McCallum: Treating Alzheimer's
Shortly before my mother passed away in a nursing home she leaned toward me and said confidentially, “I’m going to have a baby, you know.” She was pushing ninety-nine and was never one to crack jokes or share secrets. Unfazed, I chalked it up to just another day in the locked memory care unit where she resided. “That’s great Mom,” I replied, and redirected her attention to the small dog sitting on her lap.Surrounded by the dazed and confused, Mom ultimately finished out her life there without truly understanding that she was finishing out her life. Unlike in the movies, there were no heartfelt goodbyes because, by then, speech had eluded her.
My mother was one of 5.3 million Americans with Alzheimer’s – so many that every sixty-seven seconds someone in this country develops the disease that erases a person over time and for which there is no cure. With 47 million people worldwide living with some form of dementia, the epidemic of Alzheimer’s is a time bomb that has science racing for a magic bullet.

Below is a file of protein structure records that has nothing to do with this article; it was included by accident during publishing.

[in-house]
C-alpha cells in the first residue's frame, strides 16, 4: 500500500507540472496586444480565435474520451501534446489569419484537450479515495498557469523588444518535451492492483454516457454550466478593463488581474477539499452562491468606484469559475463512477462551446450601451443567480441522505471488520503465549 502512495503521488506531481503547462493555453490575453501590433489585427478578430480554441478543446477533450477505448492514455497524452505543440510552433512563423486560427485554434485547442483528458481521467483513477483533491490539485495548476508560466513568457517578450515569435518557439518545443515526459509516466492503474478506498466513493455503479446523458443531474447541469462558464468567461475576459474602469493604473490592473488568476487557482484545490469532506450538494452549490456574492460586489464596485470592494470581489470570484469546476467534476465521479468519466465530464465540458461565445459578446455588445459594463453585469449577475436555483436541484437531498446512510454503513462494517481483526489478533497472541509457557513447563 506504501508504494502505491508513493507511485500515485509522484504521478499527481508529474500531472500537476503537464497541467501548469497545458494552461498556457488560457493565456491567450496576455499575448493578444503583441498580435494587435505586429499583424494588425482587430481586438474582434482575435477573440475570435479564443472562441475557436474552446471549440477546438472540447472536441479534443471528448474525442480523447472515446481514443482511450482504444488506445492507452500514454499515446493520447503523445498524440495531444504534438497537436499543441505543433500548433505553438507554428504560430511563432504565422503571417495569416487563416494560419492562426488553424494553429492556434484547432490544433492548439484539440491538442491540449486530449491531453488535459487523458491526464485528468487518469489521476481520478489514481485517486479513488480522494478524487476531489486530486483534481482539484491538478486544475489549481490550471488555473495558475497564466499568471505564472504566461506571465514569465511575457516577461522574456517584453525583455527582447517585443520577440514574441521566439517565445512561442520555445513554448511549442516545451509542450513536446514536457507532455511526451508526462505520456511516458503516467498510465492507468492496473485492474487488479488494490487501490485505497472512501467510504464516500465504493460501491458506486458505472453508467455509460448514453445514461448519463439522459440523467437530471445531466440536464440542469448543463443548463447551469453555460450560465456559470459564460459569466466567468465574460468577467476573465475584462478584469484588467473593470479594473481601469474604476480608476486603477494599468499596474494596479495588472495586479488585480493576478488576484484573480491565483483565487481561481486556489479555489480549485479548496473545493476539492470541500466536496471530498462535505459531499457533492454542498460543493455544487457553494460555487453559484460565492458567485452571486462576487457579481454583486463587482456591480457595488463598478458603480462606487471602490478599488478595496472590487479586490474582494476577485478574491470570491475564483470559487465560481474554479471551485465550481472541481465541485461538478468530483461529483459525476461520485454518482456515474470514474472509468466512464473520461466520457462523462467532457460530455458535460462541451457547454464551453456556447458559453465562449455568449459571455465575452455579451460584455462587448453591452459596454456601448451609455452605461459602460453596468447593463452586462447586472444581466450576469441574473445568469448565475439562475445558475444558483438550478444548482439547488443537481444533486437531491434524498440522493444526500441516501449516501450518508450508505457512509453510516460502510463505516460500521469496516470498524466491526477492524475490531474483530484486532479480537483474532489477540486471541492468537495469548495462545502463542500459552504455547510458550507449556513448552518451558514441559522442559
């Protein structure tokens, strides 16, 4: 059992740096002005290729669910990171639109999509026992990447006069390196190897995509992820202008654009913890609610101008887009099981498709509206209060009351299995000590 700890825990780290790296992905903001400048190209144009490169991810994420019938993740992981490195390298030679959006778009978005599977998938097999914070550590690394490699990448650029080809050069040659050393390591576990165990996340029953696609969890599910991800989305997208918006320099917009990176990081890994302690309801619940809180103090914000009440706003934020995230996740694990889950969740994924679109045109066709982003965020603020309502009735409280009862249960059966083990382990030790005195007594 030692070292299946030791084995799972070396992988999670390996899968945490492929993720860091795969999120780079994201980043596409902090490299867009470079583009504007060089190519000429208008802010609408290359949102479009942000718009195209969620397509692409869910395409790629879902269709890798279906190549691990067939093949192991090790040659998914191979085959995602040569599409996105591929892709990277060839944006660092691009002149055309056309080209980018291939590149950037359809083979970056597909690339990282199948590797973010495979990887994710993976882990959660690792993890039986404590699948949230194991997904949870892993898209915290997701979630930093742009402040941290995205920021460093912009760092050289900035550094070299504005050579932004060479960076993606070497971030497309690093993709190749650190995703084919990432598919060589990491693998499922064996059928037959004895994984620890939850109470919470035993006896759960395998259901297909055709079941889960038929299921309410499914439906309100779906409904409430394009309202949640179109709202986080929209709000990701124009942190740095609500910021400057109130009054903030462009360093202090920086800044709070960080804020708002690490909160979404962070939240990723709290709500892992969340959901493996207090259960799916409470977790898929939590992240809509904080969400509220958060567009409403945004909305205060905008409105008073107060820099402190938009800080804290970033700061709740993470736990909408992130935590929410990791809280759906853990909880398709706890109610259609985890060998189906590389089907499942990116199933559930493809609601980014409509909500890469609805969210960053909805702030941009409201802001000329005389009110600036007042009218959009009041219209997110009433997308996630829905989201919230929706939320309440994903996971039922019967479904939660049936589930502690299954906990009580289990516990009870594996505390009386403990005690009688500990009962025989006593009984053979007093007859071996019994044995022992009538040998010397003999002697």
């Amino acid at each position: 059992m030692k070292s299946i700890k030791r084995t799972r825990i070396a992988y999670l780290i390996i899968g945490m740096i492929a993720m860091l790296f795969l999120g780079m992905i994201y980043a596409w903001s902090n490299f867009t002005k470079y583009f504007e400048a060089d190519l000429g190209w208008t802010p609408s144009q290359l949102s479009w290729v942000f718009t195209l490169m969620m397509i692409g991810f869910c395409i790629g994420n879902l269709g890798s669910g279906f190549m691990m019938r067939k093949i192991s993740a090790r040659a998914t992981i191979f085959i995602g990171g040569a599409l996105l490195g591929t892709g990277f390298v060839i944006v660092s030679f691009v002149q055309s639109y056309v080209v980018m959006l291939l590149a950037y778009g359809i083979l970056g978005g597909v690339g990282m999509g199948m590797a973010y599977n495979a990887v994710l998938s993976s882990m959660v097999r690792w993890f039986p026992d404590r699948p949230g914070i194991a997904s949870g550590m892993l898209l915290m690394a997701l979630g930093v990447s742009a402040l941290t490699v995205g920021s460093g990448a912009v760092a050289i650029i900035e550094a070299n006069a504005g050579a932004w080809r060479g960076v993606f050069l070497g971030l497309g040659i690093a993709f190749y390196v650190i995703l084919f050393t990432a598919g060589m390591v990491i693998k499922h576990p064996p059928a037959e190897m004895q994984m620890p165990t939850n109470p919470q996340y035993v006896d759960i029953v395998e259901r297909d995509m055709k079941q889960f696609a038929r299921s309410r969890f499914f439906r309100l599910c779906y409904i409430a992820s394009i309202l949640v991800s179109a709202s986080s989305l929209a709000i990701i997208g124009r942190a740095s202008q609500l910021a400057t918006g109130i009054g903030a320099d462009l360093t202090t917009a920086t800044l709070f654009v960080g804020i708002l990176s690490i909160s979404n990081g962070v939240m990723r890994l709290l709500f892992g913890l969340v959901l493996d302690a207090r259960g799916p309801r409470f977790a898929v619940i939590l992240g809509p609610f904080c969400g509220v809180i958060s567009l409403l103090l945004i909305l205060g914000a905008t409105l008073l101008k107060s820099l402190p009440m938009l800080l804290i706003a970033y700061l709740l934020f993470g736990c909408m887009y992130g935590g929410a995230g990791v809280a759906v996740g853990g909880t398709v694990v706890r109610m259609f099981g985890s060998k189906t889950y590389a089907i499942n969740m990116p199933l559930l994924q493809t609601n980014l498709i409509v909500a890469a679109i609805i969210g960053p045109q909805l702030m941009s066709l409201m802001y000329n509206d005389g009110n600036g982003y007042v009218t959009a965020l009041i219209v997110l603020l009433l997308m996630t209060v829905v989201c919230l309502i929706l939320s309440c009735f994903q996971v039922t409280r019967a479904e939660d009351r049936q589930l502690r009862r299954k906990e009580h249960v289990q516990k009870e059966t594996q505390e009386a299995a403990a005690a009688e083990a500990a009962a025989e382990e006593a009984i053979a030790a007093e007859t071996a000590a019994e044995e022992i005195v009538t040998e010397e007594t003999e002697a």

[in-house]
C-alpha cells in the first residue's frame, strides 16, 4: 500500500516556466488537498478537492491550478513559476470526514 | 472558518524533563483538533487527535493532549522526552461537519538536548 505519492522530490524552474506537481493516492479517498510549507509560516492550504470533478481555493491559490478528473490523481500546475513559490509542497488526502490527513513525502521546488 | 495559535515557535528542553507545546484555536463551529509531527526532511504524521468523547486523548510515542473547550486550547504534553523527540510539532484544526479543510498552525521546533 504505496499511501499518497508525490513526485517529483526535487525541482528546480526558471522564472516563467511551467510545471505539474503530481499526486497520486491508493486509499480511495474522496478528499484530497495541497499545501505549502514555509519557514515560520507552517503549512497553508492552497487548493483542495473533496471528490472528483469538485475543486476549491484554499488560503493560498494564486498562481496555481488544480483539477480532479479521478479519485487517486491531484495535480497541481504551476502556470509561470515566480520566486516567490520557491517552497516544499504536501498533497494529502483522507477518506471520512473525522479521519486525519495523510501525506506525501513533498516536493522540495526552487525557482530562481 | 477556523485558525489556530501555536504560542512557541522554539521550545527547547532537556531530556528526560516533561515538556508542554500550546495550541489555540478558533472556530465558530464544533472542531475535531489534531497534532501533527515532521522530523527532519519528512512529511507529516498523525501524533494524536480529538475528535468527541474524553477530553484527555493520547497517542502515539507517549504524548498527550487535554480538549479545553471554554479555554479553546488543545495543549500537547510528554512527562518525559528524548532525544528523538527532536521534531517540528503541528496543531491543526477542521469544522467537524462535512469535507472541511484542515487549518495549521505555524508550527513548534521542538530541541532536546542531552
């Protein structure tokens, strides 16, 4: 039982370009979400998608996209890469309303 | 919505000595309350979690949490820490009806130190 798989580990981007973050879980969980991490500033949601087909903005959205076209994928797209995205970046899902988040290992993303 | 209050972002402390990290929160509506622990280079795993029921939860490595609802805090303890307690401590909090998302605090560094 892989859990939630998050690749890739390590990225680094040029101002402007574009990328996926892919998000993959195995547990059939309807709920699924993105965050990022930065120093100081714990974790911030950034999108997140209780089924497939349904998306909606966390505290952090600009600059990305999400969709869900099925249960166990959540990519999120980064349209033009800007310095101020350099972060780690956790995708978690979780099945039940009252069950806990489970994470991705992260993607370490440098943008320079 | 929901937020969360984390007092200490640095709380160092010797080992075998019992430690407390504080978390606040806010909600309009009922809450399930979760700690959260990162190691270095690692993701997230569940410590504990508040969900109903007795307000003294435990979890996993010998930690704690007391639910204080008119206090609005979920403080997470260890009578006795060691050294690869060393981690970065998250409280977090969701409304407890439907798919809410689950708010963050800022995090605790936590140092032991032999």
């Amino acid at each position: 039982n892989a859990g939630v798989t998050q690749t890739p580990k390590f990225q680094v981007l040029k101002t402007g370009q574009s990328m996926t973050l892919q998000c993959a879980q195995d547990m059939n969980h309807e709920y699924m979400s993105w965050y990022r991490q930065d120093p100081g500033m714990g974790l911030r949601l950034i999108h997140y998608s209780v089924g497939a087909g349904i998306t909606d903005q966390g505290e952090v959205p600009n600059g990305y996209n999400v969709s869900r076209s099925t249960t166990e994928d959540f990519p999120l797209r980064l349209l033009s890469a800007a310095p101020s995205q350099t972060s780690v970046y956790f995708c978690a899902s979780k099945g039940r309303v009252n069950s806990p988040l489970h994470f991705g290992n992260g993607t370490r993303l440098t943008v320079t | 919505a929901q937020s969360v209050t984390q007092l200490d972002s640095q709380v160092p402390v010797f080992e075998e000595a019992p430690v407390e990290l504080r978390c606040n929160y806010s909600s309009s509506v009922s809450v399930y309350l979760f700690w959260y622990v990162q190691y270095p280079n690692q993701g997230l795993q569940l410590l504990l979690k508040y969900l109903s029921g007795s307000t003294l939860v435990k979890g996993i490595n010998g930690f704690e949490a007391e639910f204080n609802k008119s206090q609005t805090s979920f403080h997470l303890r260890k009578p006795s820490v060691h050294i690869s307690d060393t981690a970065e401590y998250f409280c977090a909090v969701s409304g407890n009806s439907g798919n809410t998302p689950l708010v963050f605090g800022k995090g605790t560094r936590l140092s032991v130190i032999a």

Even the entertainment industry recognizes heightened public awareness of the looming catastrophe. Recent Hollywood films have depicted the destruction that dementia wreaks on once productive lives. This year, the film Still Alice won the Oscar for Best Actress while past films examined the staggering mental declines of former Prime Minister Margaret Thatcher and British author and philosopher Iris Murdoch. And a recent New York Times cover story detailed the resolve of a brilliant Cornell professor to terminate her life before the disease stole her mind.
So it’s no wonder that a new leading-edge therapy is causing a sizzle in the world of dementia research. Aducanumab, an experimental drug that has reduced the buildup of brain plaque in early stage Alzheimer’s sufferers and improved their cognition, is poised to be a game changer if it advances from trials to treatment. In a research field littered with failures, a drug that could maintain brain function and stave off the horrors of losing one’s mind has investors lining up to buy stock in the biotech company that unveiled it. With so many false starts in the race for finding a pharmacological treatment for the Silver Tsunami that’s bearing down on an aging population, a success story is long overdue.
If aducanumab is part of that story, the possibility that it might help us hold on to what gray matter we’ve got and finish out our lives with dignity would be cause for Baby Boomers - and the rest of the world - to celebrate.